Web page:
from The Emperor's Last Island by Julia Blackburn


Reflection Nebula in Cepheus; or the gown of the Queen of Night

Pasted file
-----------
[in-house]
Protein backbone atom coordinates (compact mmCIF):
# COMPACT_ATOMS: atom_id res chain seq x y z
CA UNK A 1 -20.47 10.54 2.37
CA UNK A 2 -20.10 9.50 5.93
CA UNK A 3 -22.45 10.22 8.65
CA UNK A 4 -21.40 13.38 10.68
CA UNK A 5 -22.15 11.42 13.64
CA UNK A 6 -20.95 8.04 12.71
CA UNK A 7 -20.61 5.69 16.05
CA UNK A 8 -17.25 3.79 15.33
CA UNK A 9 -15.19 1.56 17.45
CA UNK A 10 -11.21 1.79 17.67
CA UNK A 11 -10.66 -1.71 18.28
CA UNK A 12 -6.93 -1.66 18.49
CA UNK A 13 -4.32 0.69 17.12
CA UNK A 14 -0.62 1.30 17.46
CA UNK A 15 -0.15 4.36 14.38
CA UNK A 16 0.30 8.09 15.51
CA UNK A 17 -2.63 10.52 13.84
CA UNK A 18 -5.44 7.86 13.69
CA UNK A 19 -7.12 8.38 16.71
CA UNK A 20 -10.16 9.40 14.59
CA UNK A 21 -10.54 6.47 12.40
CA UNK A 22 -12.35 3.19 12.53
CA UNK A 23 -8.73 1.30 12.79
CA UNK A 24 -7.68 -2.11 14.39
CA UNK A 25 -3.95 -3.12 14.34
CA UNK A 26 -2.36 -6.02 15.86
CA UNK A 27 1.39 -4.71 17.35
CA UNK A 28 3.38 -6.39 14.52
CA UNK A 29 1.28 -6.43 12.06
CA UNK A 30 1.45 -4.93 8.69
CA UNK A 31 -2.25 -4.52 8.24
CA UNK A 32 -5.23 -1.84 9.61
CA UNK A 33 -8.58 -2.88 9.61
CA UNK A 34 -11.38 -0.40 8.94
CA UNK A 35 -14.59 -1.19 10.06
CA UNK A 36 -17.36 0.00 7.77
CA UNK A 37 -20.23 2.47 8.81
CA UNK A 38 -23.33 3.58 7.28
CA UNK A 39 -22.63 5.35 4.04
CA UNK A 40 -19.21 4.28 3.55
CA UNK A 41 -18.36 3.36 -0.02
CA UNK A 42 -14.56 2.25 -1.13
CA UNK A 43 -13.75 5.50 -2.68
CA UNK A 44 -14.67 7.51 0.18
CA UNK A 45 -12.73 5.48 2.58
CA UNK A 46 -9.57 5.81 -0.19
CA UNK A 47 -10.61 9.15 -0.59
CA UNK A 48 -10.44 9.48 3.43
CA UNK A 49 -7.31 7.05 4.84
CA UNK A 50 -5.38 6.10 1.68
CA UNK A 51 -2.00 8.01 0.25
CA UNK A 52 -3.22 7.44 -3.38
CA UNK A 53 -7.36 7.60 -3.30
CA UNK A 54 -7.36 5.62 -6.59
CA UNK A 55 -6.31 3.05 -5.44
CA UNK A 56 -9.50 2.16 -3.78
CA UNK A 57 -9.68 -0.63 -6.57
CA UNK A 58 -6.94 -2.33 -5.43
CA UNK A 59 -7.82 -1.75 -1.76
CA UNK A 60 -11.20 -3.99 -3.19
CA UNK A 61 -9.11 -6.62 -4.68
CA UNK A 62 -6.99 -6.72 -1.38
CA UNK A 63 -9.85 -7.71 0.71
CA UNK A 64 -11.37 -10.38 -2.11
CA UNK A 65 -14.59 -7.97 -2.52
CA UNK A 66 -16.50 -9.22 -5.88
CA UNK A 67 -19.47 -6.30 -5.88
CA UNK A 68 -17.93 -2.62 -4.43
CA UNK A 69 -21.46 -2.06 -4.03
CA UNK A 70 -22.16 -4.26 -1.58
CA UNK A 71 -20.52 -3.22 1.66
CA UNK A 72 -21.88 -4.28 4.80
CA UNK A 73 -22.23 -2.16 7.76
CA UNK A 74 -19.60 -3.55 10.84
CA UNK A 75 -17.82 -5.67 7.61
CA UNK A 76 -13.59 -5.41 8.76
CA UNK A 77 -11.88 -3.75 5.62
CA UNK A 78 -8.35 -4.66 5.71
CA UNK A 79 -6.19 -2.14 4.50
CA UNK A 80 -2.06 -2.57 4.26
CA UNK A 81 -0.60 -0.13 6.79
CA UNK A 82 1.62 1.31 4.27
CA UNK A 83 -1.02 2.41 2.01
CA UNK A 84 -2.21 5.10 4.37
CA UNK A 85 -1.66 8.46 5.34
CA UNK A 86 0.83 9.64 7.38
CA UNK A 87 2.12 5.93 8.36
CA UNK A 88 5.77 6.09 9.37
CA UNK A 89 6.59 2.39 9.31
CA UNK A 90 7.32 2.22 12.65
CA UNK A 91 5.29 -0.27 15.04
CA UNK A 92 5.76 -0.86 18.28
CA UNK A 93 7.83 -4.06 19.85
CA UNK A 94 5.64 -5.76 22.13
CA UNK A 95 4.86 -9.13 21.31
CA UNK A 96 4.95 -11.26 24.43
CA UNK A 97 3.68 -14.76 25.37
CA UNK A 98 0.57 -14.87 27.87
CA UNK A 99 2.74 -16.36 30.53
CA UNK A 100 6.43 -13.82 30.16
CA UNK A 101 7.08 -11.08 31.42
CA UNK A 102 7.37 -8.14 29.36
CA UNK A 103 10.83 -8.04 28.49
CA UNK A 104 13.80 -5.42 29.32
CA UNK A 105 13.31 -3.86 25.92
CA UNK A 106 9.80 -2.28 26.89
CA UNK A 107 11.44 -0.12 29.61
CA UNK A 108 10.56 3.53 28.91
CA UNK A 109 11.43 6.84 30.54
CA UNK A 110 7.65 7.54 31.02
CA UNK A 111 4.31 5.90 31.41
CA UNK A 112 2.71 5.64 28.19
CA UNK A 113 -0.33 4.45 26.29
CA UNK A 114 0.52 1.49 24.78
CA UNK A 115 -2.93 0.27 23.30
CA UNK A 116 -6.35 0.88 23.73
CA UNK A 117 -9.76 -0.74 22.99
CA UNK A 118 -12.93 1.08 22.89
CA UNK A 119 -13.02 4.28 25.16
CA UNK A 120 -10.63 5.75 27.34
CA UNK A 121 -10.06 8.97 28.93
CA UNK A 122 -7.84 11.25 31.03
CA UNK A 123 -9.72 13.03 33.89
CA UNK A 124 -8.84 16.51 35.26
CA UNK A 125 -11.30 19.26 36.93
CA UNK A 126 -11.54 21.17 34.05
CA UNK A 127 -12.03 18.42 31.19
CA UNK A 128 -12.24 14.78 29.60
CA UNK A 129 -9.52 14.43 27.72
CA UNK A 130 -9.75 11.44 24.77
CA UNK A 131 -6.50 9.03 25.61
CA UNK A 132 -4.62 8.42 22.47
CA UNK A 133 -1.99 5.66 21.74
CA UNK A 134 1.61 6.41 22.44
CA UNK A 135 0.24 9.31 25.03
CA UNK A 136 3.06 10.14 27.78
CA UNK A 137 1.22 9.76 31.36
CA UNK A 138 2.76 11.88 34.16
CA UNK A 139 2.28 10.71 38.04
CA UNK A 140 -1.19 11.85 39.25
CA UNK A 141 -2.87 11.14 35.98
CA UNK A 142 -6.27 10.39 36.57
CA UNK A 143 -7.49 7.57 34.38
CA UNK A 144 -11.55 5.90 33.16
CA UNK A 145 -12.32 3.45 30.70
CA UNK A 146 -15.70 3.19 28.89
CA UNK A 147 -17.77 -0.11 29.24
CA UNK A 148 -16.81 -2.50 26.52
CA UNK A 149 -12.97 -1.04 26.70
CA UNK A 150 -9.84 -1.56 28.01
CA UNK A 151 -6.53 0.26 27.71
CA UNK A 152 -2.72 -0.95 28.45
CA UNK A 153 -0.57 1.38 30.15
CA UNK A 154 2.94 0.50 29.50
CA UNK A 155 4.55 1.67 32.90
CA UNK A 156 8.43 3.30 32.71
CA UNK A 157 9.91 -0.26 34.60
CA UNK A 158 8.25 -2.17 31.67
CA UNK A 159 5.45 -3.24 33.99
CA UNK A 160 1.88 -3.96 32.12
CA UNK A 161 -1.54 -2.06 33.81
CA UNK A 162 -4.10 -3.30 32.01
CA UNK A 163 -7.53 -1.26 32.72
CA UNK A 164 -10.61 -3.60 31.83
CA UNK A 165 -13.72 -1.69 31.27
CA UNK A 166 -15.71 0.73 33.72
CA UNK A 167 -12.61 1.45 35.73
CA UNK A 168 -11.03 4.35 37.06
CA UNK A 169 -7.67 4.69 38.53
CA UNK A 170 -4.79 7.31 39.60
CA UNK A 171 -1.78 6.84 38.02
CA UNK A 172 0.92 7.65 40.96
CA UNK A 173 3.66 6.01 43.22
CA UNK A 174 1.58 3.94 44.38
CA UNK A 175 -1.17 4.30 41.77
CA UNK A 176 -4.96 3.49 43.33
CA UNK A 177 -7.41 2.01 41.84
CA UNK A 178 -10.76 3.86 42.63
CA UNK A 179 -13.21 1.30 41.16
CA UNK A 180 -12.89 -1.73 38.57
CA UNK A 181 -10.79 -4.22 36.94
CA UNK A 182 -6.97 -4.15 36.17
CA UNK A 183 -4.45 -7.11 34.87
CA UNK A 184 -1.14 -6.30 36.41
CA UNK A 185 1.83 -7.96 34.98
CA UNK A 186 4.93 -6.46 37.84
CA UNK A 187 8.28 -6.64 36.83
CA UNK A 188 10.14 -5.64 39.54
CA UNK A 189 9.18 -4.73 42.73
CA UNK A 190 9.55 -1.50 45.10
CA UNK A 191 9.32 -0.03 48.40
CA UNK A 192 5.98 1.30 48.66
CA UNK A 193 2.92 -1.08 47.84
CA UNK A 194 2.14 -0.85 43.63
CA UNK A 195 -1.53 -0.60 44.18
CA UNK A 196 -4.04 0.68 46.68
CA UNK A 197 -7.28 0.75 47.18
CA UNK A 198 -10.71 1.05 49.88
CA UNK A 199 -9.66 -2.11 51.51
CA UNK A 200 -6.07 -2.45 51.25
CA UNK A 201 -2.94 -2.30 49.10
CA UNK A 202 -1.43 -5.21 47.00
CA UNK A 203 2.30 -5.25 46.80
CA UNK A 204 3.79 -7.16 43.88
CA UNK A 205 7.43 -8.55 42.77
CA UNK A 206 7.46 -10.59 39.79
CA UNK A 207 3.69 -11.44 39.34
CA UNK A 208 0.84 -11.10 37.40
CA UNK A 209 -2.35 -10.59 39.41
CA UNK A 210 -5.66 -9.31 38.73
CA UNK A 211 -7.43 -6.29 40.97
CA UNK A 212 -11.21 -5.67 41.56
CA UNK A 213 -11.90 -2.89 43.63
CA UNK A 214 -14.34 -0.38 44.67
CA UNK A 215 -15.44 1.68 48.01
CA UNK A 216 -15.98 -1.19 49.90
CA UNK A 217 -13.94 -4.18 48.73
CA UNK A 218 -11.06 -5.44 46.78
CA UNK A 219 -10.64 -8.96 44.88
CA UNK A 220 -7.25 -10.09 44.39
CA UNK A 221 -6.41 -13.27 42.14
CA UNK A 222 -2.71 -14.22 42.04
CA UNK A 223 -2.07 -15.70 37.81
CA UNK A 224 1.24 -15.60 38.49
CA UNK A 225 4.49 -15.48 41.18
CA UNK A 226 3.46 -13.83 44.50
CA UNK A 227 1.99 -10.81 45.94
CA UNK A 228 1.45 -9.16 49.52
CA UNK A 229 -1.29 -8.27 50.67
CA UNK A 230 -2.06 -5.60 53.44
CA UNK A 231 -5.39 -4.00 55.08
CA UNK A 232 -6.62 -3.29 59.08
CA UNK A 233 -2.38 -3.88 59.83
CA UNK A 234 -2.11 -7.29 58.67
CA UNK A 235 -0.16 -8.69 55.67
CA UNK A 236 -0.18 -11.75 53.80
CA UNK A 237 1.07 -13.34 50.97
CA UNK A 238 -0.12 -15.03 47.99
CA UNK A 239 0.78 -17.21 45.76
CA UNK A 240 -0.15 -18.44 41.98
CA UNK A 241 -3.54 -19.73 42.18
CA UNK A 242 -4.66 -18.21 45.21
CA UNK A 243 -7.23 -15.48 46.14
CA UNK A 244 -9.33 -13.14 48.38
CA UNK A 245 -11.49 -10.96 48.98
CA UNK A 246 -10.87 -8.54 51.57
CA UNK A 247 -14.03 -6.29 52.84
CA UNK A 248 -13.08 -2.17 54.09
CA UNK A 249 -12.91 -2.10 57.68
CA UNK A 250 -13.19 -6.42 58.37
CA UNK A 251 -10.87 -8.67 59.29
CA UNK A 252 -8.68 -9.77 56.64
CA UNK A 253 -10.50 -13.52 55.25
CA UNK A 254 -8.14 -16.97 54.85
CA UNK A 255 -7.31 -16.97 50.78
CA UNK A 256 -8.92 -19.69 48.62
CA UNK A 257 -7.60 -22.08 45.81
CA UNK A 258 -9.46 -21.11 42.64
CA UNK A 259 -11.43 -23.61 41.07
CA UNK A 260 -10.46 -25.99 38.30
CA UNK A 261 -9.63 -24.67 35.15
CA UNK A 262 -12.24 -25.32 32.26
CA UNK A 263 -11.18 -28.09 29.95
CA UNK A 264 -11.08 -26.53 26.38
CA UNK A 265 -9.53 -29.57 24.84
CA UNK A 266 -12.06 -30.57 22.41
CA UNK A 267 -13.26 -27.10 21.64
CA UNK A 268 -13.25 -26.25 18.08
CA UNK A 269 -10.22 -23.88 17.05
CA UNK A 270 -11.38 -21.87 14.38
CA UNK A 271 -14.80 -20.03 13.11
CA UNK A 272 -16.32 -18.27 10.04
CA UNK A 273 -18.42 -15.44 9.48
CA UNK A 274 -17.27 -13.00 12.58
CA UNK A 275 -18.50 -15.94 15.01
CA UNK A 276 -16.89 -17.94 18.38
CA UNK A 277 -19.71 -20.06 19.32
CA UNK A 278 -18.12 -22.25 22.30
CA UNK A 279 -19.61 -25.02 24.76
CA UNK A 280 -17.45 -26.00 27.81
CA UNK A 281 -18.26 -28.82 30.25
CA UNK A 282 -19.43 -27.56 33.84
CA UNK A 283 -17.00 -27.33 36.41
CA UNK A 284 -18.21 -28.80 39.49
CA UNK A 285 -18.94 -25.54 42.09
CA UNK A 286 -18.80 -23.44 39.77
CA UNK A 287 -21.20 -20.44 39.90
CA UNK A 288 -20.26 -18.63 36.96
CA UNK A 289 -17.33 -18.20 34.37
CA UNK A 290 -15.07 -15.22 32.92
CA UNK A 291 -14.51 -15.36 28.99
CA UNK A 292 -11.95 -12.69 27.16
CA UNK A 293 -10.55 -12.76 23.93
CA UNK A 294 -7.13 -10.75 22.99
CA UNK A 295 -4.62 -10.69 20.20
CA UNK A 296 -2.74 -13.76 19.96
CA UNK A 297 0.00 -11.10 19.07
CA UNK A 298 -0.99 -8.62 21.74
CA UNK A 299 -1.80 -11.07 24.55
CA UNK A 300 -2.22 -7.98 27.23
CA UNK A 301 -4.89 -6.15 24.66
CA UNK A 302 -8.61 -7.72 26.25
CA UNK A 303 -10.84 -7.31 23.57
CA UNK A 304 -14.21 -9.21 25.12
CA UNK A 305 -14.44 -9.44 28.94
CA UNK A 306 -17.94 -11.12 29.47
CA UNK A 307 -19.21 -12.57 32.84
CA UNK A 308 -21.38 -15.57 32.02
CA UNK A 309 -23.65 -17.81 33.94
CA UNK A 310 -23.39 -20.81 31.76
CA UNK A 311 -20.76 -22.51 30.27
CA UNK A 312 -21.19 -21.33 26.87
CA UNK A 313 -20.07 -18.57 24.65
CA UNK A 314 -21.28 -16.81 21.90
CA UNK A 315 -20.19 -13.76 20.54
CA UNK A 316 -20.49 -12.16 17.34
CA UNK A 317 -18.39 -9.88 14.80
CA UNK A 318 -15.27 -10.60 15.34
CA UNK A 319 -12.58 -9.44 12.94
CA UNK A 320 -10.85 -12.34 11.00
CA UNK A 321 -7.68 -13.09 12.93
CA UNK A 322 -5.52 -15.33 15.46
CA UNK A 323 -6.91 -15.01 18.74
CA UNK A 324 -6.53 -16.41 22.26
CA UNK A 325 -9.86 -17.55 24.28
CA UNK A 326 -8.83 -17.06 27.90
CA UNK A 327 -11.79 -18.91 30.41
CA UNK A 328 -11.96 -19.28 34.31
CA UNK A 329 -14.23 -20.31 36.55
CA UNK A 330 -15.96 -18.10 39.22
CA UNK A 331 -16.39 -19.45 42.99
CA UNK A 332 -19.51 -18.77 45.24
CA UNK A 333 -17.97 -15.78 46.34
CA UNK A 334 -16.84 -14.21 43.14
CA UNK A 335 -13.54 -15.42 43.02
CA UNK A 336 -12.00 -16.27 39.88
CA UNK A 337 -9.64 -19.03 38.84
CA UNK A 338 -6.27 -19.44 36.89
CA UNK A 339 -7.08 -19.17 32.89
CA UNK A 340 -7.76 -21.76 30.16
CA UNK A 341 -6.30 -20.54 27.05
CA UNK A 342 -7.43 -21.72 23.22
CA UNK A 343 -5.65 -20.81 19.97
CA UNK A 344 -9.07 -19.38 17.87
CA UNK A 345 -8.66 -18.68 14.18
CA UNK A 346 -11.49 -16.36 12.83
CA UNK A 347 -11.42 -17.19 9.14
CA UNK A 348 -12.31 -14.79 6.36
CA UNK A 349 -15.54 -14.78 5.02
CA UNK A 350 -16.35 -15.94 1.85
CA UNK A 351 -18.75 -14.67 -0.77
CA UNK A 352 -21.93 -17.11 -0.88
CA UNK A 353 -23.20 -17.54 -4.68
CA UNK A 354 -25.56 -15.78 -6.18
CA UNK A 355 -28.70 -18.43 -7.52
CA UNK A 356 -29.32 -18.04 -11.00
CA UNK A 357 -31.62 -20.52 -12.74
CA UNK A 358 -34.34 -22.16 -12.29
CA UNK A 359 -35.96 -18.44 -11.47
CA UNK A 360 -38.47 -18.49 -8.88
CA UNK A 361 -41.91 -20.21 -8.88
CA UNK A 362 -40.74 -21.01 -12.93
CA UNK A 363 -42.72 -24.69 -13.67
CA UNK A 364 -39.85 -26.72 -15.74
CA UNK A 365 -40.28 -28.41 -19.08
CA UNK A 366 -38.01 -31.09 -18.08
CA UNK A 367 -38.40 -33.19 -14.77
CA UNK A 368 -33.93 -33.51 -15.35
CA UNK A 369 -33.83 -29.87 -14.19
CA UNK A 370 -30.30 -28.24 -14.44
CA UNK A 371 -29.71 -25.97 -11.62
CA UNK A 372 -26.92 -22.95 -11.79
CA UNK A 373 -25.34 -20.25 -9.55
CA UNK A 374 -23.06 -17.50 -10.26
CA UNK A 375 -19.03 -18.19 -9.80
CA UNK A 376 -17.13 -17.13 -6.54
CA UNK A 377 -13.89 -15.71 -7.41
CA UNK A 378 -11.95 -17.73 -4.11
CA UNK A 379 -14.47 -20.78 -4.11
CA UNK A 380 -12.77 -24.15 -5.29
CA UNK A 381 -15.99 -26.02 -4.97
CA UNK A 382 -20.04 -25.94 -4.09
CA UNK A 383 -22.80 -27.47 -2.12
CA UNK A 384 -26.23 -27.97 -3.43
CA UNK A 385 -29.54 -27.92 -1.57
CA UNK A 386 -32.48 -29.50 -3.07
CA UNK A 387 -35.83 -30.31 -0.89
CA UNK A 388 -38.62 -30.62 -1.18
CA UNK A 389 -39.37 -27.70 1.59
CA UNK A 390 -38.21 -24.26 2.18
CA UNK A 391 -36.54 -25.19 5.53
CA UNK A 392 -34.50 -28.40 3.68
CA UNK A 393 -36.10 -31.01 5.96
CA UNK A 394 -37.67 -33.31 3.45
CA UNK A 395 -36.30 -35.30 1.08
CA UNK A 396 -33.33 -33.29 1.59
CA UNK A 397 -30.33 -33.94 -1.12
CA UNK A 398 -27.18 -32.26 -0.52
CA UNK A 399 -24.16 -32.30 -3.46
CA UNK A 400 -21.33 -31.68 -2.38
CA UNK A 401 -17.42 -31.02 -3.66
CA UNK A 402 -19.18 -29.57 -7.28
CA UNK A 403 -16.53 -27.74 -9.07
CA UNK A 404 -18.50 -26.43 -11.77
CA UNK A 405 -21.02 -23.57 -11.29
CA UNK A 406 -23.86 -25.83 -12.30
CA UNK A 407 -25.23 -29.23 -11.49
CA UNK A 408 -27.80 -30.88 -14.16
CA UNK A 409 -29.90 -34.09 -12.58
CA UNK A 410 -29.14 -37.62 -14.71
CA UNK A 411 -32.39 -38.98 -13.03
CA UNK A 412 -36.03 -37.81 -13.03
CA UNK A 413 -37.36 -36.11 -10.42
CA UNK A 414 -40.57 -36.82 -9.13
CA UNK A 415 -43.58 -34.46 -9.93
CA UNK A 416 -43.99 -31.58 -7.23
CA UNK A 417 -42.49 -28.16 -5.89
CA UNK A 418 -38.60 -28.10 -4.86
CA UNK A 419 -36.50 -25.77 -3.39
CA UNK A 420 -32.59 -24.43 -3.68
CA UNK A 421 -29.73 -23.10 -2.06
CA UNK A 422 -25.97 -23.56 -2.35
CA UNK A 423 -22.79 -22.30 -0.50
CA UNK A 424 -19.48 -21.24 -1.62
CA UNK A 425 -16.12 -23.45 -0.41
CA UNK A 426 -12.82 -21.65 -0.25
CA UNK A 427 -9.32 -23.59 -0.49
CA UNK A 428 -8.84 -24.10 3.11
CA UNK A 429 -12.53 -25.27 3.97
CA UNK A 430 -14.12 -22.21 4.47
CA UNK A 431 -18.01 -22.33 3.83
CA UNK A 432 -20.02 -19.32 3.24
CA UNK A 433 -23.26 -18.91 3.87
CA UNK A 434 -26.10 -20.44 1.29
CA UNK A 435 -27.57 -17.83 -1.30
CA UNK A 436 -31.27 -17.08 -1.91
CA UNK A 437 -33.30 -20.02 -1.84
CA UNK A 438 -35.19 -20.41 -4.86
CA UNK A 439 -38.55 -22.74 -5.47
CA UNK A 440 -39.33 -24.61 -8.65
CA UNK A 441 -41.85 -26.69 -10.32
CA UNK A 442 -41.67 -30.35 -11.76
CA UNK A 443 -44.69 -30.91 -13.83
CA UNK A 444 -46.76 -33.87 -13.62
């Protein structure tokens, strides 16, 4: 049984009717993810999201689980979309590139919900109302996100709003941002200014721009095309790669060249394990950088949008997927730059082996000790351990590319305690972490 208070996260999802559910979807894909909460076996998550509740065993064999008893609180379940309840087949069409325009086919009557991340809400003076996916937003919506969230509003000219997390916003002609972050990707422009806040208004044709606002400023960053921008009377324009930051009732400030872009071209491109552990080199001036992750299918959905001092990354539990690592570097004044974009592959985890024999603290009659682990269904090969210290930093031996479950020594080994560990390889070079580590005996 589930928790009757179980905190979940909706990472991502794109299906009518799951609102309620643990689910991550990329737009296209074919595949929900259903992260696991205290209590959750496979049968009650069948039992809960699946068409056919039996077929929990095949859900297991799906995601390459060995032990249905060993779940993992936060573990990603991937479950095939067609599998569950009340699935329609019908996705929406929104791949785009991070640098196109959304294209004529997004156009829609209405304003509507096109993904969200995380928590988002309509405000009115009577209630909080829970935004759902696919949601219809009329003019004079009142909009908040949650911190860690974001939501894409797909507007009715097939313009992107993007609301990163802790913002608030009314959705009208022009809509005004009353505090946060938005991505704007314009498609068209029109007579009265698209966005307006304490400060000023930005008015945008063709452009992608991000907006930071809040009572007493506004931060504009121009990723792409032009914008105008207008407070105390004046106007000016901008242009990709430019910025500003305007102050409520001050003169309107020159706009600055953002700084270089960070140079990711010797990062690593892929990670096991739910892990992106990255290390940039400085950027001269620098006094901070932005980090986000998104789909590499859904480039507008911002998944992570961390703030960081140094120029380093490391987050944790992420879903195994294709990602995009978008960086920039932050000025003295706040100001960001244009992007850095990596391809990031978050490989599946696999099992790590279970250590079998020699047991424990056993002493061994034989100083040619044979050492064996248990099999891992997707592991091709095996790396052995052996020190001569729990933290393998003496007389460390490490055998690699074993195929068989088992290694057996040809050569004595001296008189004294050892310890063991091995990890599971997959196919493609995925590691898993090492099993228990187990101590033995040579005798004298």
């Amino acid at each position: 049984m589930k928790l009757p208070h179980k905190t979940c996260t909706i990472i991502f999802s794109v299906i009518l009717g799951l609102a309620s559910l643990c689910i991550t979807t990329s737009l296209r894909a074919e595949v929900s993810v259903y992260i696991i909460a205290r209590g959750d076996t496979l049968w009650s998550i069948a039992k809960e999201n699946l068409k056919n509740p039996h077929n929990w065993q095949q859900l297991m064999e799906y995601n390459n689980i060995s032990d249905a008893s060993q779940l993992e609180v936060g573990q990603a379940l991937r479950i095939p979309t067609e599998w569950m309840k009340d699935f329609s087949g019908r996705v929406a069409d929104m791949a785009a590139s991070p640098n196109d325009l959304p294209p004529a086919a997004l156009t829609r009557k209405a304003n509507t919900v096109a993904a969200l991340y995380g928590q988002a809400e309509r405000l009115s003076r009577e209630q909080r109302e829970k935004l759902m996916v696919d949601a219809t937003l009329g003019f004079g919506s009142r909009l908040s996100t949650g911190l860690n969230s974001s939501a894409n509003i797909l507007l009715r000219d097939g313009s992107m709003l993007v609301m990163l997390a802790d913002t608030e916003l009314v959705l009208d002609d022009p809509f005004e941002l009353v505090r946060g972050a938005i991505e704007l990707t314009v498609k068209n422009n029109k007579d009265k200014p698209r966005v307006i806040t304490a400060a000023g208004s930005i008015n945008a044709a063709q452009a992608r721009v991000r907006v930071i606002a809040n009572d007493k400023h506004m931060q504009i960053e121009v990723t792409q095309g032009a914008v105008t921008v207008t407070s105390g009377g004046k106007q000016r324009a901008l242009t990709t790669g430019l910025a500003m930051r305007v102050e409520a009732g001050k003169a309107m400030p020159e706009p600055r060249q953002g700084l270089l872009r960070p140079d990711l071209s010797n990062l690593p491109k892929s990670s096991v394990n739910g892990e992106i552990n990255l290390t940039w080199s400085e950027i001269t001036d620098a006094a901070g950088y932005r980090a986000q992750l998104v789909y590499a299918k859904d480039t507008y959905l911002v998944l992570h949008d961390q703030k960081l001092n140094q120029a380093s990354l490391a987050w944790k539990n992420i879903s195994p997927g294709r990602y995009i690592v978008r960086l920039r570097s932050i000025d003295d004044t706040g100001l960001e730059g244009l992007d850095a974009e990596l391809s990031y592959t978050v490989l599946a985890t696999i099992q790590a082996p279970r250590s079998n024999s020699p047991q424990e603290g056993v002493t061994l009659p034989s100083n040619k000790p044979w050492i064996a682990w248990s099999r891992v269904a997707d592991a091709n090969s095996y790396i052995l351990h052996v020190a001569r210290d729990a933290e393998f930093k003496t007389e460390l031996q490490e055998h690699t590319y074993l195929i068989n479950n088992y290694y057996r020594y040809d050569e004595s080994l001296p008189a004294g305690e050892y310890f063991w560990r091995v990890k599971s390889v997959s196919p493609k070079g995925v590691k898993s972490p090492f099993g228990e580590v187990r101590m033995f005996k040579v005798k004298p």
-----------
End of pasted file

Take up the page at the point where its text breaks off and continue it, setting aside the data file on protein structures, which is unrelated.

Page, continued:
It was the progress of an enchantment. In a crowded way near the dance floor, I meet and embrace an old friend, who congratulates me on the mechanical device I've just trialed. Despite the complexity of the engineering, it's really just a kind of balloon that, launched into the air, includes a trapdoor that opens so that lollies fall in a scramble for the kids below ... we move on from there towards other amazements and next I find myself in the loft of an old church, looking past an upright, golden slab of sandstone into a wide bare room beneath the peaked roof. My sons are with me and we are aware that the spell we've cast has been successful, the black and spiky demons that haunted this belfry have gone and in their place there is ... a pure white heifer, Io or Europa, her delicate hooves tapping across the wooden floorboards. Time to go, I say, we will climb through the window and down the ladder leaning outside against the wall, rejoin the rest of our party. The rungs of the thin metal ladder are far apart and my youngest boy is nervous about his ability to reach from one to the next but there's no time to waste, the heifer has been replaced by an enormous, dew-lapped, hump-shouldered white bull, Zeus no doubt, not malign but threatening in his magnificence and unconcern ... we tumble safely down the ladder. Now it is time for us to take our seats on the buses for the journey home but first I have to choose a book to read along the way. There are so many books here! In heaps outside along the ground, stacked on shelves inside. And they are so dull ... there is not one I want to read. Everyone else is already on one or other of the two buses, they'll leave without me if I'm not careful but I can't get on until I decide what book to read, and I can't ... decide. Anyway, I think, I can always catch the train. Finally I see, open on the floor, in landscape format, an illustrated volume of Kafka's Diaries. The pictures are extraordinary, they show fantastical figures, angels, nymphs, golems, pixies, fairies, elves, trolls, disporting in the skies above the roofs of Prague. Beautiful in their pale, airy blues and greens. This is the book for me but it belongs to someone else, an artist, she has been using it to make the figurines I can see on the coloured cloth spread out on the floor in front of the book shelf. I look closely at these tiny mannequins, they are only an inch or so tall, incredibly detailed, a commedia d'ell arte of grotesques out of Hieronymos Bosch. No way I can take this woman's book, it has to stay here with her clay gallery, I'll travel on alone and unaccompanied by any reading matter. Outside, the church has disappeared, the buses have gone, I'm alone and not in the least perturbed, I'll catch the train from Ashfield station back to Summer Hill ... just then I see my sister, not as she was, but the age she would be now if she had lived. Except everything about her is wrong: a bad wig of the wrong colour, dusty gold instead of black, smeared make-up put on all slapdash, frumpy clothes, an ugly voice. And unhappy in a lifelong kind of way. Yet it's clearly her, I can tell from the set of her shoulders, just the way our mother held herself. I square my own, I take her by the arm. There's nothing else to do. We will go back home together.